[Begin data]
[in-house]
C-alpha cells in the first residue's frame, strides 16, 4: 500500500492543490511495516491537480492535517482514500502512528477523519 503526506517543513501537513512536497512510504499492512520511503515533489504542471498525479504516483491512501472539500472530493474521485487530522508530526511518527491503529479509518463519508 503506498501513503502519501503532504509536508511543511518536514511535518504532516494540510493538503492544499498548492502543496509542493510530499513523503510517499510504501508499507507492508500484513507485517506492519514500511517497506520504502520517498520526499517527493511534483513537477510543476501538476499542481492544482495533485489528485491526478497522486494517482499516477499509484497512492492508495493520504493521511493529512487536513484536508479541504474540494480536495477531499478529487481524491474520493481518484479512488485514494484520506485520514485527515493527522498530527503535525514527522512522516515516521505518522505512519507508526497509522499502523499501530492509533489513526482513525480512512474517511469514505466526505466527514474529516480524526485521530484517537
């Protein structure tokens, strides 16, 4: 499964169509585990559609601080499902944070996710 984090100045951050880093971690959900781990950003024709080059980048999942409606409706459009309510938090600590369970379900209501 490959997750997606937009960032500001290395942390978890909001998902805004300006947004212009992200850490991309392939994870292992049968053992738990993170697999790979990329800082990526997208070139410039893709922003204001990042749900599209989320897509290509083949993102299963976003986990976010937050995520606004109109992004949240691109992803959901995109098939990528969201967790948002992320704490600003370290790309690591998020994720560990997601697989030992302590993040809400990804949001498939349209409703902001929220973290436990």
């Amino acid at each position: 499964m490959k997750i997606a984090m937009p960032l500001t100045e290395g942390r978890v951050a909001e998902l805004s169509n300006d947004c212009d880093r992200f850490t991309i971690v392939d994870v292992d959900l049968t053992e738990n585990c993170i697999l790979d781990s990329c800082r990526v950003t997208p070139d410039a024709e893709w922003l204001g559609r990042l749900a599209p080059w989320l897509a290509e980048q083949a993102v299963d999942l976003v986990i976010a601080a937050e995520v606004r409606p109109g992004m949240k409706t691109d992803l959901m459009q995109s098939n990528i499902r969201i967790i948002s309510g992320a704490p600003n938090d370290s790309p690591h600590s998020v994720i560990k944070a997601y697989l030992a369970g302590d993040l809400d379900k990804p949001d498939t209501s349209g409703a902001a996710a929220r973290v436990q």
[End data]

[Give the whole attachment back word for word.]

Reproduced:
[in-house]
C-alpha cells in the first residue's frame, strides 16, 4: 500500500492543490511495516491537480492535517482514500502512528477523519 503526506517543513501537513512536497512510504499492512520511503515533489504542471498525479504516483491512501472539500472530493474521485487530522508530526511518527491503529479509518463519508 503506498501513503502519501503532504509536508511543511518536514511535518504532516494540510493538503492544499498548492502543496509542493510530499513523503510517499510504501508499507507492508500484513507485517506492519514500511517497506520504502520517498520526499517527493511534483513537477510543476501538476499542481492544482495533485489528485491526478497522486494517482499516477499509484497512492492508495493520504493521511493529512487536513484536508479541504474540494480536495477531499478529487481524491474520493481518484479512488485514494484520506485520514485527515493527522498530527503535525514527522512522516515516521505518522505512519507508526497509522499502523499501530492509533489513526482513525480512512474517511469514505466526505466527514474529516480524526485521530484517537
């Protein structure tokens, strides 16, 4: 499964169509585990559609601080499902944070996710 984090100045951050880093971690959900781990950003024709080059980048999942409606409706459009309510938090600590369970379900209501 490959997750997606937009960032500001290395942390978890909001998902805004300006947004212009992200850490991309392939994870292992049968053992738990993170697999790979990329800082990526997208070139410039893709922003204001990042749900599209989320897509290509083949993102299963976003986990976010937050995520606004109109992004949240691109992803959901995109098939990528969201967790948002992320704490600003370290790309690591998020994720560990997601697989030992302590993040809400990804949001498939349209409703902001929220973290436990």
């Amino acid at each position: 499964m490959k997750i997606a984090m937009p960032l500001t100045e290395g942390r978890v951050a909001e998902l805004s169509n300006d947004c212009d880093r992200f850490t991309i971690v392939d994870v292992d959900l049968t053992e738990n585990c993170i697999l790979d781990s990329c800082r990526v950003t997208p070139d410039a024709e893709w922003l204001g559609r990042l749900a599209p080059w989320l897509a290509e980048q083949a993102v299963d999942l976003v986990i976010a601080a937050e995520v606004r409606p109109g992004m949240k409706t691109d992803l959901m459009q995109s098939n990528i499902r969201i967790i948002s309510g992320a704490p600003n938090d370290s790309p690591h600590s998020v994720i560990k944070a997601y697989l030992a369970g302590d993040l809400d379900k990804p949001d498939t209501s349209g409703a902001a996710a929220r973290v436990q």